In this study, three simulations by the Mars Weather Research and Forecasting Model are compared: two 10 Martian year (MY) 2° × 2° simulations with (i) fully radiatively active dust and (ii) a prescribed dust scenario, and a (iii) 1 MY 0.5° × 0.5° simulation with prescribed dust as in (ii). From comparing (i) and (ii), we found that the impact of dust-radiation feedback is individually different for any region. The most striking evidence are major dust lifting activities to the south of Chryse Planitia (S-CP) seen in (i) but not in (ii). By contrast, dust lifting and deposition on the southern slopes and inside the Hellas Basin are similar in both simulations. The latter, in turn, points toward a similar near-surface atmospheric circulation. In (iii), the total global amount of wind stress lifted dust is by a factor of ∼8 higher than in (ii), with S-CP being a major lifting region as in (i). Nonetheless, the surface dust lifting by wind stress in (iii) may be also reduced regionally, as seen at the peak of Elysium Mons because of its unique topography. The zonal mean circulation in (i) is generally of a comparable strength to that in (ii), with exceptions in global dust storm years, when it is clearly stronger in (i), in line with a dustier atmosphere. The differences in the zonal mean circulation between (ii) and (iii) are mostly at lower altitudes and may arise because of differences in the representation of the topography.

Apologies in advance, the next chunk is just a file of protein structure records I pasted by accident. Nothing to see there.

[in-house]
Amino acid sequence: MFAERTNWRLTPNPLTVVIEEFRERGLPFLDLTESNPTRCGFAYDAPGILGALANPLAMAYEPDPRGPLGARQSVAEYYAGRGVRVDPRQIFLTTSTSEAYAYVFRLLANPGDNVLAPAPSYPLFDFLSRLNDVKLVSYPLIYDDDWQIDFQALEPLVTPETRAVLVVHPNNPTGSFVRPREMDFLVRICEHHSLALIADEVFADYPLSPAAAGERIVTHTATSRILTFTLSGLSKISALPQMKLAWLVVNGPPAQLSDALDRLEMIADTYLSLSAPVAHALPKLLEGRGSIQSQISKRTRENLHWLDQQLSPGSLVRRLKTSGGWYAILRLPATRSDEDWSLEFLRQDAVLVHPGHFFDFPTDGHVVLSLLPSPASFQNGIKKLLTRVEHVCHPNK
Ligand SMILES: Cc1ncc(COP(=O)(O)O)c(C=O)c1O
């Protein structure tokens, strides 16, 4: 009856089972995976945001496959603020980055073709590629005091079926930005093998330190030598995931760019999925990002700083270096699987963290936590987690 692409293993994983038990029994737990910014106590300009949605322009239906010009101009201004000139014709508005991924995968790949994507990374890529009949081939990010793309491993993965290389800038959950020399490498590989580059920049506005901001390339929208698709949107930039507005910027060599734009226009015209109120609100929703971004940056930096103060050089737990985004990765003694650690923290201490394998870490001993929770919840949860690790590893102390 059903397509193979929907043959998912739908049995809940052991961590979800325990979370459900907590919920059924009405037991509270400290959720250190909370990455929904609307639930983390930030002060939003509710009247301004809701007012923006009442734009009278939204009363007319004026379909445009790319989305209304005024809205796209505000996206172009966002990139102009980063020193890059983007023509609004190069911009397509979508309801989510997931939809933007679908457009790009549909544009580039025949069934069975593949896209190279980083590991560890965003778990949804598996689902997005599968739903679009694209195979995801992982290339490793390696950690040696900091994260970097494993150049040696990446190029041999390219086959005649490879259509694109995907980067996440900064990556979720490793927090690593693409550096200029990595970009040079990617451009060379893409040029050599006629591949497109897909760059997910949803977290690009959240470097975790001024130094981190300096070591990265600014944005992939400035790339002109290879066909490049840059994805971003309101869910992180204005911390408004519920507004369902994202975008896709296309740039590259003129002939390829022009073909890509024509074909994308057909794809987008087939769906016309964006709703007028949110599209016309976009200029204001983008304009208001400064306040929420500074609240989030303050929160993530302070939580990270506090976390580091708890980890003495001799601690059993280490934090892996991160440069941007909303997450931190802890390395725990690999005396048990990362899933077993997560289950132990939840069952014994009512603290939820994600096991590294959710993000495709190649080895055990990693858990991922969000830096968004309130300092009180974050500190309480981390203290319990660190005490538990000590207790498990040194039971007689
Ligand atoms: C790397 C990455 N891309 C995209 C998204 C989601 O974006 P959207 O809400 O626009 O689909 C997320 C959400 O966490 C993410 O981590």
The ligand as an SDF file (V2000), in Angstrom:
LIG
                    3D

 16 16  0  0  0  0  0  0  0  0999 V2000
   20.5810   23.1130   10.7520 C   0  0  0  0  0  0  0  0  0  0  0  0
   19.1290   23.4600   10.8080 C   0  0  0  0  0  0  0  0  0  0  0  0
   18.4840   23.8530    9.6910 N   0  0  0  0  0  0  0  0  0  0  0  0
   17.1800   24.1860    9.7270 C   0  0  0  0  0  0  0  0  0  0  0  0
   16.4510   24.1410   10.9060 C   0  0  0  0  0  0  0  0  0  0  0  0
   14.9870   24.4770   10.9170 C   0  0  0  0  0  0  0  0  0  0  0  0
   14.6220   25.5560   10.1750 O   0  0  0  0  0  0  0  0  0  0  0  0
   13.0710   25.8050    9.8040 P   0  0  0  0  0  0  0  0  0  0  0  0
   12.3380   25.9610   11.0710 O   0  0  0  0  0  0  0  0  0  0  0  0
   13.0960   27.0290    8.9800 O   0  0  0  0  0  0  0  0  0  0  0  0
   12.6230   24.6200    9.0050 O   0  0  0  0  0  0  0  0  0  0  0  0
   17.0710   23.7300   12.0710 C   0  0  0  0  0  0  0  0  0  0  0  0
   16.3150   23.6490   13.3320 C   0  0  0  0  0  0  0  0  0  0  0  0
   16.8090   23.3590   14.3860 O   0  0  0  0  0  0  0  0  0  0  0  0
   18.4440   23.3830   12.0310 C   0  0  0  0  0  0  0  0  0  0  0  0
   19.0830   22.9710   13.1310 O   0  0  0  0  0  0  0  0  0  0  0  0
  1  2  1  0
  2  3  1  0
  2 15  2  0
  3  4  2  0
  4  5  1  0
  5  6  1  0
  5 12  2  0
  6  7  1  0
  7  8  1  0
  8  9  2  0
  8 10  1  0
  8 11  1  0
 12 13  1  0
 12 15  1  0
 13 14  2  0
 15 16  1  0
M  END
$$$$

Once again, our warmest thanks go to the PlanetWRF development team for providing the MarsWRF model free of charge to us and their proactive attitude in general. We would also like to thank two anonymous reviewers and the Associate Editor Dr Claire Newman
for their several detailed and insightful comments and suggestions that helped to significantly improve the quality of the paper. We would like to acknowl- edge the support of this work by funding from the United Arab Emirates University (UAE University). Also, we are deeply grateful to High-Performance Computing, Division of Information Technology, UAE University, for the valuable access to the computational resources required for this work. We thank IT engineers Asma AlNeyadi, Anil Thomas, and Nithin Damodaran for their professional assistance and support in technical questions. M.-P. Z. has been partially funded by the AEI (MDM-2017-0737, Unity of Excellence “María de Maeztu” - Centro de Astro- biología (CSIC-INTA)) and the Spanish Ministry of Science and Innovation (PID2019-104205GB-C219). Finally,
we declare that there are no real or perceived conflicts of interests for any author.
- dust cycle
- dust-radiation feedback
- interactive dust
- MarsWRF model
- model resolution
- prescribed dust